Meet Ralph K. Ginorio, a Bold Man of Conscience

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Ralph K. Ginorio was born in Manhattan to parents with Yankee-Irish and Cuban-Puerto Rican origins. He grew up in the Bronx and in south-central Connecticut and fondly remembers being allowed to participate in the Sunday dinner conversations, in which his extended family debated politics and religion. Ginorio’s overwhelmingly liberal relatives gave him a love for the vibrant discussion of ideas.

During the 1970s, the Bronx streets resembled 1945 Berlin, Germany, where buildings reduced to rubble were as common as those which were intact. In the 1977 Blackout Riots, Ginorio watched as crowds of people gave up their individuality and became a mob. Garbage was piled high in the streets because of strikes, and the subways were filthy and covered with graffiti. Ginorio watched the downhill spiral of a once-thriving community and learned at a young age the consequences of how liberal Democrats govern.

Ginorio’s political awakening occurred during the Iran hostage crisis. He saw the impotence of Jimmy Carter replaced by the moral clarity of Ronald Reagan. These experiences are what made him a conservative American.

For 20 years, his single mother, Patricia Miranda, dealt with cases of rape and child molestation as the first female police detective in Wallington, Connecticut. To this day, Ginorio exclaims, “My mom is my hero!”

While studying history at Bates College, Ginorio’s innocent hopes of joining a refined world of reasoned discourse were shattered by folks like a feminist professor who equated saying words like “mankind” with rape. When Ginorio told her that she was trivializing rape, she kicked him out of her office. According to Ginorio, she was typical of the kind of college leftists who “exhibited no intellectual curiosity, no tractability to reason, and no respect for dissenting free speech.”

He progressed farther, and became deeply embroiled in politics during college. This, in addition to what he refers to as “poor self-discipline,” led to his failing out of college. But, as is often the case, failure is what made Ginorio who he is today. With God’s help and the ongoing love of his wife Tina he learned how to work hard, attended night school, and earned successful management experience by establishing a new line of group homes for the developmentally disabled. Ultimately, in 2000 he became a history teacher at Sacopee Valley High School in Hiram, Maine.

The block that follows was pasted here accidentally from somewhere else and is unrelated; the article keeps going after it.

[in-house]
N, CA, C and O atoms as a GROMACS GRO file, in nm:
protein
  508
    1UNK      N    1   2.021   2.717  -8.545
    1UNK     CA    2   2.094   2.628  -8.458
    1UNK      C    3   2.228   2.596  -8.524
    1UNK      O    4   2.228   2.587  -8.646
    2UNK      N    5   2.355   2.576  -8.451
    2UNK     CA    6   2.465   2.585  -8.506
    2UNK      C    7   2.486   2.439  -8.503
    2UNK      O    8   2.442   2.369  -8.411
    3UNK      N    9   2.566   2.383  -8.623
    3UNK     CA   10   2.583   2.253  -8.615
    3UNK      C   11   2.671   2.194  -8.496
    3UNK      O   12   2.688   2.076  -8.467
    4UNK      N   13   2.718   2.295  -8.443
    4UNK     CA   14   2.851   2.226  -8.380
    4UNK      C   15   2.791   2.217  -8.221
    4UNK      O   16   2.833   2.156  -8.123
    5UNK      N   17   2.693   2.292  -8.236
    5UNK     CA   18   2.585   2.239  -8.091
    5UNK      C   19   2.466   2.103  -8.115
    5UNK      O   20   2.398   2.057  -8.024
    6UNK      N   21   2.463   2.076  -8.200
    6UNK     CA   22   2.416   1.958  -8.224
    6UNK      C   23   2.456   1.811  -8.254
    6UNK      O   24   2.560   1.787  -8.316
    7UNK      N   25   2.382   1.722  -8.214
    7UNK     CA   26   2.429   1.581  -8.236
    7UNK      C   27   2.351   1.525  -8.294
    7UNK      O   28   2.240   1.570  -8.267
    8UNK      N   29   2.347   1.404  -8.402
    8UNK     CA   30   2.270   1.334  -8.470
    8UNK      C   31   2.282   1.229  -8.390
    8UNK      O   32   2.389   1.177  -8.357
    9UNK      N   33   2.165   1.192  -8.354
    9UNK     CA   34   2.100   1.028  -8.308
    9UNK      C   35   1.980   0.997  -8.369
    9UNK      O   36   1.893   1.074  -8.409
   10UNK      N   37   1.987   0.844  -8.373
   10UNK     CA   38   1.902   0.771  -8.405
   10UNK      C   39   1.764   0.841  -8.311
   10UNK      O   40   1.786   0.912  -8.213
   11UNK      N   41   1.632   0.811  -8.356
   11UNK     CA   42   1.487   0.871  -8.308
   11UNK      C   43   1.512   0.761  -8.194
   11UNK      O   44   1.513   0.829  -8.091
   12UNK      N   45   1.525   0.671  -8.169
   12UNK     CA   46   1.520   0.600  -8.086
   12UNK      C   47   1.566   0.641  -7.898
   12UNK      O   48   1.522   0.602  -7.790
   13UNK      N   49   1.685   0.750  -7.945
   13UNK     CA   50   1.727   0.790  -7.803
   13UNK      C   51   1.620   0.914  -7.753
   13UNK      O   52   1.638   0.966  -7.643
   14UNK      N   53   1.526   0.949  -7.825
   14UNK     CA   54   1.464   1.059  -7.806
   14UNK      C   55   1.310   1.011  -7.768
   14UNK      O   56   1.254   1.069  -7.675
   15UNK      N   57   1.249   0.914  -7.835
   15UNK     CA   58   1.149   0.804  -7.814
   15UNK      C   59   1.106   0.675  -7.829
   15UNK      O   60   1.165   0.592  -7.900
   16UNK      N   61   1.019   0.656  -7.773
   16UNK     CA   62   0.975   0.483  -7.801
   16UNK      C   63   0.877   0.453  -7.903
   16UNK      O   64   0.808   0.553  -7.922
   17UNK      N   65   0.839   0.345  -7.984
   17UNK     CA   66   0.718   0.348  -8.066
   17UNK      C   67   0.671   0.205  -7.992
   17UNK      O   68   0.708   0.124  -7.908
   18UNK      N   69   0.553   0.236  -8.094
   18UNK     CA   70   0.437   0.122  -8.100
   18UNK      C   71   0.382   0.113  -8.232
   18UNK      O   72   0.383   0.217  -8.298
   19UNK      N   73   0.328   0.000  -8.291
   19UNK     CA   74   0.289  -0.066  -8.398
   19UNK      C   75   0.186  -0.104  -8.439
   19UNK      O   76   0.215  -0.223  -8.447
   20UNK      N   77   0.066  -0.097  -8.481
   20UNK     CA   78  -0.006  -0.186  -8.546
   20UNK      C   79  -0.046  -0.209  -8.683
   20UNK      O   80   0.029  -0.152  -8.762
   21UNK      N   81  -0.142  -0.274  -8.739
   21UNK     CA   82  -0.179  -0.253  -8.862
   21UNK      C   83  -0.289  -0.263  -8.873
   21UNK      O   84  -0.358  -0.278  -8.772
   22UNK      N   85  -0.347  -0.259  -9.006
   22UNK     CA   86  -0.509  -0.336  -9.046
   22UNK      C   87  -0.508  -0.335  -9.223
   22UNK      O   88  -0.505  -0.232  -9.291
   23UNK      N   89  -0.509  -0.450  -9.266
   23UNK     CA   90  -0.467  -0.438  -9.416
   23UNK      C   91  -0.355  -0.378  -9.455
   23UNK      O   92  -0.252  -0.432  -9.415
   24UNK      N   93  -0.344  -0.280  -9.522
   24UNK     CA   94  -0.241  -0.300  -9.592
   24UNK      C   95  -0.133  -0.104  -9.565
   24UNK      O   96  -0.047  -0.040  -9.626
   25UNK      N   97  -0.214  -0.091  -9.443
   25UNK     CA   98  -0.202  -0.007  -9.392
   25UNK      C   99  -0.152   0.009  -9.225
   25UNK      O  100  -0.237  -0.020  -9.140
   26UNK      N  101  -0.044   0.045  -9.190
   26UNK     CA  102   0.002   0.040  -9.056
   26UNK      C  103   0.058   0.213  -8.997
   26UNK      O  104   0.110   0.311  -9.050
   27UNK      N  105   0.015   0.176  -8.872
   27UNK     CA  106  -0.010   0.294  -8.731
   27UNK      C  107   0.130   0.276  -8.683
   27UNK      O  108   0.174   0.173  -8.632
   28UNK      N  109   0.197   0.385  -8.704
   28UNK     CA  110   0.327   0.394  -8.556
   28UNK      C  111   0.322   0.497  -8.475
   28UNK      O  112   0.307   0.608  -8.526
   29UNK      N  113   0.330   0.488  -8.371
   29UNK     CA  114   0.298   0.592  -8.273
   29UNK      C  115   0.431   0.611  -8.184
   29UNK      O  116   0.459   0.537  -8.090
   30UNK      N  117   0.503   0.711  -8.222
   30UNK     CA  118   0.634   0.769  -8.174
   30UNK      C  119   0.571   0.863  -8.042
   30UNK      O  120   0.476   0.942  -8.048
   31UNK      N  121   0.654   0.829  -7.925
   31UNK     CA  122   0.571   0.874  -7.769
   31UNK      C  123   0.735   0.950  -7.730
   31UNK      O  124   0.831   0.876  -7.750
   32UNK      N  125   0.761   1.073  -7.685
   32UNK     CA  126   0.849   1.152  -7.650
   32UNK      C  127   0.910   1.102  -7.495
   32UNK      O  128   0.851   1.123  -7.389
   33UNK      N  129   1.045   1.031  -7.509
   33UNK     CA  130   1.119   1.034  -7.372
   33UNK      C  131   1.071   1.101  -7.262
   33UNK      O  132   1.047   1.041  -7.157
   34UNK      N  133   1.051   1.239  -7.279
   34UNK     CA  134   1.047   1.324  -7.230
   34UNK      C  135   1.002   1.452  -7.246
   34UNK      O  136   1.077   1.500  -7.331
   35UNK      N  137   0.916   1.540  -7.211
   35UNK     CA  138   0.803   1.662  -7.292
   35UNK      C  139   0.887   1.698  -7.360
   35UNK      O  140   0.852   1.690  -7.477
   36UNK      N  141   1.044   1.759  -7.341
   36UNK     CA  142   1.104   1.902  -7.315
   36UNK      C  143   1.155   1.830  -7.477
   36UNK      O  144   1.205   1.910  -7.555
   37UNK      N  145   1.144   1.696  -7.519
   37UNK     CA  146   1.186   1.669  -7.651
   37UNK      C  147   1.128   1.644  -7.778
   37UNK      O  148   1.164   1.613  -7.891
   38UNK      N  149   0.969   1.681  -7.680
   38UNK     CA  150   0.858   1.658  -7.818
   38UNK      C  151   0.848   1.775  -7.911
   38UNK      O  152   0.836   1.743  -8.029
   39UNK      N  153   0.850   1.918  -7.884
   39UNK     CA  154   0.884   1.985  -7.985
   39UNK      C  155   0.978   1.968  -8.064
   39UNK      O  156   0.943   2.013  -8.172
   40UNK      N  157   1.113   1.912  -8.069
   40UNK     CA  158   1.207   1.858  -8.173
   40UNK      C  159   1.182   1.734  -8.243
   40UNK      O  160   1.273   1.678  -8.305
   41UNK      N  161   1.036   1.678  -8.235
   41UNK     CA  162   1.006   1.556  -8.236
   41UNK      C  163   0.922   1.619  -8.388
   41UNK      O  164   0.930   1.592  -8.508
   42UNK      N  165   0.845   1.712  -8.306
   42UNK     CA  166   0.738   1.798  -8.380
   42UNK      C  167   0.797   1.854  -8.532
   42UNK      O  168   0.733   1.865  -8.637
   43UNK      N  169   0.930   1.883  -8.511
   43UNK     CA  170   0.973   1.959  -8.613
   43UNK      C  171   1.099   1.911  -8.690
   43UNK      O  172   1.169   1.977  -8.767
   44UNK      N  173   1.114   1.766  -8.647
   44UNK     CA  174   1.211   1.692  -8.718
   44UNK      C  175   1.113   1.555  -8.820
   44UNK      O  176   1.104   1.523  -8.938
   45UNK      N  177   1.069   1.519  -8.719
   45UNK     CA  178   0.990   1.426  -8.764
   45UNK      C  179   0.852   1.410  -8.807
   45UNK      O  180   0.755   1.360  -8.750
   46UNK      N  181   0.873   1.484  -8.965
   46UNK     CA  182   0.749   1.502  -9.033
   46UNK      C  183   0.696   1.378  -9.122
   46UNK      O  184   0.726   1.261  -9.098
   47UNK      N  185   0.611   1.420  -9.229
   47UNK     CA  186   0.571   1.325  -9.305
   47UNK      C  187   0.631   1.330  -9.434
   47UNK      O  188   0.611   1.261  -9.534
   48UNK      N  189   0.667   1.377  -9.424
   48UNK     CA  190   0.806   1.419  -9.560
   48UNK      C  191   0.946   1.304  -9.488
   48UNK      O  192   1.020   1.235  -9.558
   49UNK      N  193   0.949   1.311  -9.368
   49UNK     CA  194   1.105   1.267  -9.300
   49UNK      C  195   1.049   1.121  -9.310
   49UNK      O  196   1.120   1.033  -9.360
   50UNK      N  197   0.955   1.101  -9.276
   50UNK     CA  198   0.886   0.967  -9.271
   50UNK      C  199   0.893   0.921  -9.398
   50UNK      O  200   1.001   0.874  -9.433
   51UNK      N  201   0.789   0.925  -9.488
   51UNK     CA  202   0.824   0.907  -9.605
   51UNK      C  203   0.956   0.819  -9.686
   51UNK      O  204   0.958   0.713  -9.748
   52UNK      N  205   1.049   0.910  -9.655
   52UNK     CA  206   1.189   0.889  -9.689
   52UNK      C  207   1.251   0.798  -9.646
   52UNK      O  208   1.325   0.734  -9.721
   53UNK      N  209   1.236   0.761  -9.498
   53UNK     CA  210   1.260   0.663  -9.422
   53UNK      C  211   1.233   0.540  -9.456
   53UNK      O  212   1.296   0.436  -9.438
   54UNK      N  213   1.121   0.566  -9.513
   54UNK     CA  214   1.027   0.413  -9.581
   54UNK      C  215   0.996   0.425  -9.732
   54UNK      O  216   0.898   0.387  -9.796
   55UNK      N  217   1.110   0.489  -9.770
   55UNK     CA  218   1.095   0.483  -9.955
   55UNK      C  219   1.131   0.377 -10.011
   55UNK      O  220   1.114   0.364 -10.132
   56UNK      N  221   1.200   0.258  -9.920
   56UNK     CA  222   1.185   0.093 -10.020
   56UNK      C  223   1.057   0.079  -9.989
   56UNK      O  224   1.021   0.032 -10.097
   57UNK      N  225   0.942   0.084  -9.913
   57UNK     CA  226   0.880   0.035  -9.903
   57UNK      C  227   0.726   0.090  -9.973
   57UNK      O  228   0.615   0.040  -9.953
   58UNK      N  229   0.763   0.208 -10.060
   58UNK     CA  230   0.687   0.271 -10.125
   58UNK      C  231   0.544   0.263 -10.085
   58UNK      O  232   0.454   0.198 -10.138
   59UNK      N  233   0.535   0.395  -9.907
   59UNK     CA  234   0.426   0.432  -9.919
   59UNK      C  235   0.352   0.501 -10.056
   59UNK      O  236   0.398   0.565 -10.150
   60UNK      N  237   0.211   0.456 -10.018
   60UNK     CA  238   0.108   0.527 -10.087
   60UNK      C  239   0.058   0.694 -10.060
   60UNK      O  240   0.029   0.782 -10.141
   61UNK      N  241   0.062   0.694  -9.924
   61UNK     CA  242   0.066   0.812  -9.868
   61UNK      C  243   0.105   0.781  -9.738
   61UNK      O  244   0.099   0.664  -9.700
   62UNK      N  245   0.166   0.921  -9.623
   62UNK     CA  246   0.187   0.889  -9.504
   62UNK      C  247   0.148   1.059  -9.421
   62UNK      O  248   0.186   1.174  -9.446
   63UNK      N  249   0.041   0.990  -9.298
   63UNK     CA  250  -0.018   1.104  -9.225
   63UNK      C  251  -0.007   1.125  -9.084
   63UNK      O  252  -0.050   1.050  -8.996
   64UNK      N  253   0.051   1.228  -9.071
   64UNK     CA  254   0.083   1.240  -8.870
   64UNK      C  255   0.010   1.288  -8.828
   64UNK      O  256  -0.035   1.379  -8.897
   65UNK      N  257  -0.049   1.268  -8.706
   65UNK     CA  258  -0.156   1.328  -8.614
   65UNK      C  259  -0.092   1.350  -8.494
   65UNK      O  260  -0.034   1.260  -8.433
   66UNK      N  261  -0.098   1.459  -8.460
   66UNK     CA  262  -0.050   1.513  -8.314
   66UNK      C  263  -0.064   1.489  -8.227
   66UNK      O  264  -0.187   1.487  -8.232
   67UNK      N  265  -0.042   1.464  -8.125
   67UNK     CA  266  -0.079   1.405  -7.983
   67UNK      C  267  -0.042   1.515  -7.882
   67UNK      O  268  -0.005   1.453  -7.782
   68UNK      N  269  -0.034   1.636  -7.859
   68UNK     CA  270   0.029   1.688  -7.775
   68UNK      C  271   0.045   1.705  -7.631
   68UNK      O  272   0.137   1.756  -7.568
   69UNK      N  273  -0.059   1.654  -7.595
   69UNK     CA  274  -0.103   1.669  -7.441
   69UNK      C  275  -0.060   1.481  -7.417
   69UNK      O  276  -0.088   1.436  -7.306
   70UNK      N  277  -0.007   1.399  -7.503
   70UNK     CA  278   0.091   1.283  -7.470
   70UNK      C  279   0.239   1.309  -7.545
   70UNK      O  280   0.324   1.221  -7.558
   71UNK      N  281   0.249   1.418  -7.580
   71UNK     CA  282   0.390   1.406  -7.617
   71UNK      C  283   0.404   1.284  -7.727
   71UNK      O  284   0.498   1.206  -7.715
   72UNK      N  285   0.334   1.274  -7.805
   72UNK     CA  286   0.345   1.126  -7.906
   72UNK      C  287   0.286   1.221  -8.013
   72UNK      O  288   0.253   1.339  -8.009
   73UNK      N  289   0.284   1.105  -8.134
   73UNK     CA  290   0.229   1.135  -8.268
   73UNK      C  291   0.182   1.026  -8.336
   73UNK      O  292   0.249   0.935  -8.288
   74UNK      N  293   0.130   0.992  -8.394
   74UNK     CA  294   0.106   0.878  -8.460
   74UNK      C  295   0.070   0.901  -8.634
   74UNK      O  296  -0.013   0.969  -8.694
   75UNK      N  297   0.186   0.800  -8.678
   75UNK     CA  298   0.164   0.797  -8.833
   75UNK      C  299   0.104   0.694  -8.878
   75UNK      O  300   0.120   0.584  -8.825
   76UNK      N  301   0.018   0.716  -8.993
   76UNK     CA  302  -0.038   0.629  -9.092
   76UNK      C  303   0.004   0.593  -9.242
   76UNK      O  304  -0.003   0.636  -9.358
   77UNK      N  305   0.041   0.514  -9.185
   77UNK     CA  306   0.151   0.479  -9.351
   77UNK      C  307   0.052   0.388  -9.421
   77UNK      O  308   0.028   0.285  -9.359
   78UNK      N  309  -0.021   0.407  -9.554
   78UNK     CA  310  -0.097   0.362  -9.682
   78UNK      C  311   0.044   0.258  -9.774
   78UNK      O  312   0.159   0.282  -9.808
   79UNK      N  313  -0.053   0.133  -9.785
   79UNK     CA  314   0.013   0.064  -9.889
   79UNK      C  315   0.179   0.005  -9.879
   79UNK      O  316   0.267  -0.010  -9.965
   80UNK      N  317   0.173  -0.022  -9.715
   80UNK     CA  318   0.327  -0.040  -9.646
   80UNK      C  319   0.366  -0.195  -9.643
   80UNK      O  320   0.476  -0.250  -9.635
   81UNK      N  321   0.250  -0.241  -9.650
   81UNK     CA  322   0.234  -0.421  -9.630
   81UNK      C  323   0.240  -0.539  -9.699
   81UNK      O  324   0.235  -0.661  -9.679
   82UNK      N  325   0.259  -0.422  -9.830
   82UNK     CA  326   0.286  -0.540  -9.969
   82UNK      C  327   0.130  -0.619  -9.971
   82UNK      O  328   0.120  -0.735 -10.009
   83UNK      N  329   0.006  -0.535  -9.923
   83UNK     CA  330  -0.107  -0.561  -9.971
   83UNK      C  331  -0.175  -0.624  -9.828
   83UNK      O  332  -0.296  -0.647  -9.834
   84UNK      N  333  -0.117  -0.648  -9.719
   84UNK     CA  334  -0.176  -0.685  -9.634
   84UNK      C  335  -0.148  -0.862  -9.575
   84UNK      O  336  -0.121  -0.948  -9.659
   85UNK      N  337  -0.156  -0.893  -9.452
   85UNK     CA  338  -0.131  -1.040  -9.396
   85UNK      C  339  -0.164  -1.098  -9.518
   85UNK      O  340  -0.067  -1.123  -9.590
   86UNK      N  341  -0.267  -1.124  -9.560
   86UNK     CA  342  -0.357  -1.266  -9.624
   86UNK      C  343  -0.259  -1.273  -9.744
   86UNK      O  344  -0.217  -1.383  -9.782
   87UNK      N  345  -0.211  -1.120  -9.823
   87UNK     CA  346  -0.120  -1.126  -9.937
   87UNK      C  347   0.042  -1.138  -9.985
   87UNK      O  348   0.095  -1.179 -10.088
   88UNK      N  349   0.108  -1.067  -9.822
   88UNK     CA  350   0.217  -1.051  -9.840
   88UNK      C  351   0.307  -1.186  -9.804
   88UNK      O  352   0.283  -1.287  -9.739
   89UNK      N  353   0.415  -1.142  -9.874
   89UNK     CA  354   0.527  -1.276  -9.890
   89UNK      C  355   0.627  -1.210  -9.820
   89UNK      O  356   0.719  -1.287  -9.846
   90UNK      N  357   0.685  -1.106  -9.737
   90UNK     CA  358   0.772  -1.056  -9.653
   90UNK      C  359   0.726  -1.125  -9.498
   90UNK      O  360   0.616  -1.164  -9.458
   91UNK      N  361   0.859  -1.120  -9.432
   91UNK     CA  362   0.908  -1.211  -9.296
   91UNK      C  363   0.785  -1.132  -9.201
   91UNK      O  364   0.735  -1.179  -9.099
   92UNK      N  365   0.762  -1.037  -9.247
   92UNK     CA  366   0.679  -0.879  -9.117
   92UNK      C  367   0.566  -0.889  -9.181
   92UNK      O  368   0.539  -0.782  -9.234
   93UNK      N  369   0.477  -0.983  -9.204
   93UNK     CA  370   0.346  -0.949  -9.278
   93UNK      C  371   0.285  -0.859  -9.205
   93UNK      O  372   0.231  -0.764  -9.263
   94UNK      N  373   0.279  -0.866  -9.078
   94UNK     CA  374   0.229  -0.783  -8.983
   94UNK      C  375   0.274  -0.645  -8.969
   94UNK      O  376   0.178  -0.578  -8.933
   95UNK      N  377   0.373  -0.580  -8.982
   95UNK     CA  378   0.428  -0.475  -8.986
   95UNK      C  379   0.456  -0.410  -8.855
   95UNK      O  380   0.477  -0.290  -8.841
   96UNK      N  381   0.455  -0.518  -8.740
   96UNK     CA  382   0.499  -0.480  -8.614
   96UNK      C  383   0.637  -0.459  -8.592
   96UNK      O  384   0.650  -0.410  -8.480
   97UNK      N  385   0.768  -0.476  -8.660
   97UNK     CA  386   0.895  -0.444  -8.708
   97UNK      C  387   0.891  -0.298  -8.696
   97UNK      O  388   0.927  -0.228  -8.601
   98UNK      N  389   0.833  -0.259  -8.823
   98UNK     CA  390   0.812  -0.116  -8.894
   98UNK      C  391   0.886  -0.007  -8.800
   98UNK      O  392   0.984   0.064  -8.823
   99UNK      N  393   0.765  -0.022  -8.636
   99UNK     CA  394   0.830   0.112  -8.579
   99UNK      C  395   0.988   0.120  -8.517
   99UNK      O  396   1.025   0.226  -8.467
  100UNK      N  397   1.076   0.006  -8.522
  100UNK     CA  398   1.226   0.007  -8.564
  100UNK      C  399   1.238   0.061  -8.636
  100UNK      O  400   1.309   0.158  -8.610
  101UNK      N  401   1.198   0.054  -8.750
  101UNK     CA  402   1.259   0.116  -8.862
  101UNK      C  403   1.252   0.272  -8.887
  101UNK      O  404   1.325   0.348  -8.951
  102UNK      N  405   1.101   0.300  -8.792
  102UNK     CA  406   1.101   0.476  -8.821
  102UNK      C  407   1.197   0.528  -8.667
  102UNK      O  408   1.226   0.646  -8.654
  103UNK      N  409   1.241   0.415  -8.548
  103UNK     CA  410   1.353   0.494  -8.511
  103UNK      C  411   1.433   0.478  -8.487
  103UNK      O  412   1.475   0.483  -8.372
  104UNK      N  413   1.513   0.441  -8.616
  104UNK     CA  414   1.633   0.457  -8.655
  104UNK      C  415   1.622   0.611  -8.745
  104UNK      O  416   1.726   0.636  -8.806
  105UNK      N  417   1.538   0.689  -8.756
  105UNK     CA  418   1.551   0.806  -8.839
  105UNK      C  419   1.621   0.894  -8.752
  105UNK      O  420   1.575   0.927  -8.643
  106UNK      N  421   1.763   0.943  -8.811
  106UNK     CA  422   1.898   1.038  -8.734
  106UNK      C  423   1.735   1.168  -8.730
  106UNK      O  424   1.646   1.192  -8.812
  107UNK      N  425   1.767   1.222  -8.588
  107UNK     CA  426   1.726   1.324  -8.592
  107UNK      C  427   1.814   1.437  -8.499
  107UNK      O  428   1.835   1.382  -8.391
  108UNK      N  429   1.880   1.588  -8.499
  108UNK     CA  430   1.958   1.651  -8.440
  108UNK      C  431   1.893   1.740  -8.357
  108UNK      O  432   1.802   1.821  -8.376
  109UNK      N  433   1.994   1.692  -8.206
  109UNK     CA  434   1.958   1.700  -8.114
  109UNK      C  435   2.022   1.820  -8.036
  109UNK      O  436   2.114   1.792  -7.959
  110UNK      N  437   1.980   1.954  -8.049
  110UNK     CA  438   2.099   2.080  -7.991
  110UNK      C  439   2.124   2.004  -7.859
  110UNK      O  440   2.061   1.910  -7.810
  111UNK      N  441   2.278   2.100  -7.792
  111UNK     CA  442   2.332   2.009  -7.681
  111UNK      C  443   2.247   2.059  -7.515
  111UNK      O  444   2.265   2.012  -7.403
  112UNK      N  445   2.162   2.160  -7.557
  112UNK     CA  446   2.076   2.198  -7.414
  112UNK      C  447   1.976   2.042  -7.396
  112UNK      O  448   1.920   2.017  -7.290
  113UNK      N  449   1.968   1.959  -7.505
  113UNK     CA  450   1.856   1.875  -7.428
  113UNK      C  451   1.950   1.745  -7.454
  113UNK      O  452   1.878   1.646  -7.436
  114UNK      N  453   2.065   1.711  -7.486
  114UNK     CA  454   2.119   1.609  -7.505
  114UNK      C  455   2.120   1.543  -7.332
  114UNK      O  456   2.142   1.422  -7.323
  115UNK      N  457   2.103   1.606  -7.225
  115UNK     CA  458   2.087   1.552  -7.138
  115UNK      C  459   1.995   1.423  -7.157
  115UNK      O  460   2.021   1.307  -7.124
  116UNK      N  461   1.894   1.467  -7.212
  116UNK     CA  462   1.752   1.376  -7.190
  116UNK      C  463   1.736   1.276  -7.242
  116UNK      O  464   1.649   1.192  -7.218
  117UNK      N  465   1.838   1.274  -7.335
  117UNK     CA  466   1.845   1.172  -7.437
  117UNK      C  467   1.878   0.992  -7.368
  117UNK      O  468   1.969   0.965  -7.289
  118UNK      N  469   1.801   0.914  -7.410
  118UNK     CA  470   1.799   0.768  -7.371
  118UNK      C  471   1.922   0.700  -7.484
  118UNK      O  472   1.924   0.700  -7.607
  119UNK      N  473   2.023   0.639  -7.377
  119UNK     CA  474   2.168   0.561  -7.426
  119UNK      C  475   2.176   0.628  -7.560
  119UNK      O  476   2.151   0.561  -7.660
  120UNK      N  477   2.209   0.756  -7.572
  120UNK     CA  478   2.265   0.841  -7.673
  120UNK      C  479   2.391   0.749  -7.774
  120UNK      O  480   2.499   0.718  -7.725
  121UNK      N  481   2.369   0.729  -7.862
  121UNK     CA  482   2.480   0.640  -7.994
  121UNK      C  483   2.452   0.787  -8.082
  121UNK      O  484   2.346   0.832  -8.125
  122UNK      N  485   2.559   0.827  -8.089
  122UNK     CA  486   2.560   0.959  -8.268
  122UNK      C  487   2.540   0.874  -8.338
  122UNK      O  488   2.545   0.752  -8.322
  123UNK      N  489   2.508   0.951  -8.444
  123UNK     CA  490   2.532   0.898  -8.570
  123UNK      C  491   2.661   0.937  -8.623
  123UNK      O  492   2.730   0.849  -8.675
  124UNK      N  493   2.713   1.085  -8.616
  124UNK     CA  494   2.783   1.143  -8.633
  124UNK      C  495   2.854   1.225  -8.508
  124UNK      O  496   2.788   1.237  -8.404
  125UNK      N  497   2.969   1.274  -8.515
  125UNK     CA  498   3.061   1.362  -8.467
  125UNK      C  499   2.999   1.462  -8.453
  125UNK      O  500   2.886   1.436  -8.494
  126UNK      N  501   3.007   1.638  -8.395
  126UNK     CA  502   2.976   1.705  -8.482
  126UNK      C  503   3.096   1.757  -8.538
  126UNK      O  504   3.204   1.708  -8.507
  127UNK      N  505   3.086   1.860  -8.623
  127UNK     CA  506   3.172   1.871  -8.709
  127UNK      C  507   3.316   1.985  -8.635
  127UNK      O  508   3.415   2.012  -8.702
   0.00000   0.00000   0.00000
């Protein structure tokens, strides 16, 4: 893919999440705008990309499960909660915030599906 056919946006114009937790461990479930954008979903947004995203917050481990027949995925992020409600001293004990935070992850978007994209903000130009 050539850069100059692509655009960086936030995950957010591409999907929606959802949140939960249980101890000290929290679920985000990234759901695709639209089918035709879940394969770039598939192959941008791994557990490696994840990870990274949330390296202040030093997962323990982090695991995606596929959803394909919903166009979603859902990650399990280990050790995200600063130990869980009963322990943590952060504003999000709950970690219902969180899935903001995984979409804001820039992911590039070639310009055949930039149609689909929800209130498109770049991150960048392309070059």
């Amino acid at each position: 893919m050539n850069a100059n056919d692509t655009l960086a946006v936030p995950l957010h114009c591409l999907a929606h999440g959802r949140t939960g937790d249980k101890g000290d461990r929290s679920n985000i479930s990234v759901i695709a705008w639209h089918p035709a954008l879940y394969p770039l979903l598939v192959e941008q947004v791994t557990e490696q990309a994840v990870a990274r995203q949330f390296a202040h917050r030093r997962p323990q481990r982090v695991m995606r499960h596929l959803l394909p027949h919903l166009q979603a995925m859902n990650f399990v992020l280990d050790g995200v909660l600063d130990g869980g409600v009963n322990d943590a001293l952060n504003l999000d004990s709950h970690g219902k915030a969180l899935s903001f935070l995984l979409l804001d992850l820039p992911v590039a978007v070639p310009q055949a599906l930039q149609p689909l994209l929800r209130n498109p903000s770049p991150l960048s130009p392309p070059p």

Ralph K. Ginorio

Ginorio calls his vocation “an introduction of young people to their cultural heritage.” He firmly contends that history tells us who we are as Americans and depicts both wisdom and folly. He has the honor to help acculturate coming generations by coherently teaching the full scope of Western Civilization’s history from universal creation to the present.

A decade ago Maine’s schools became too progressive for him to live out an acceptable standard of his vocation, so he moved 3,000 miles westward to find here in Coeur d’Alene parents and schools are still more interested in education than indoctrination.

The heart of what Ginorio teaches is how the principled individual can always change the world. Ginorio is adamant that “No one is irrelevant!” Our opinions, whatsoever they may be, matter. He contends that it is our duty as free people to develop thoughtful convictions about what is worth living for, dying for, and even killing for.

Ralph articulates his mission stating, “I write to express why we each must engage fully in the struggles that will sculpt our future. We cannot be spectators in our own lives. We must participate and take sides, embracing controversy, if that is what our conscience demands. We must protect innocence, serve what we deem to be right, and bear witness to truth. We must walk worthy of our freedom.”

Since July 2018 Ginorio has been advocating for adding a year of study in the history of western civilization to Idaho’s high school graduation requirements. This coming legislative session, Representative Joe Alfieri and Senator Ben Toews will be introducing such legislation in their respective education committees in the house and the senate. Ginorio remains hopeful the study of courses in the history of Western Civilization will deepen every Idaho student’s understanding of why America, and the West, are exceptional.

Ginorio is the standard bearer of Kootenai Journal columnists, producing works for publication since the summer of 2022. He will continue to speak boldly to express what his conscience demands via his “Keep Right” column. He has found a home in Kootenai Journal, where discourse of religion and politics is encouraged with enthusiasm.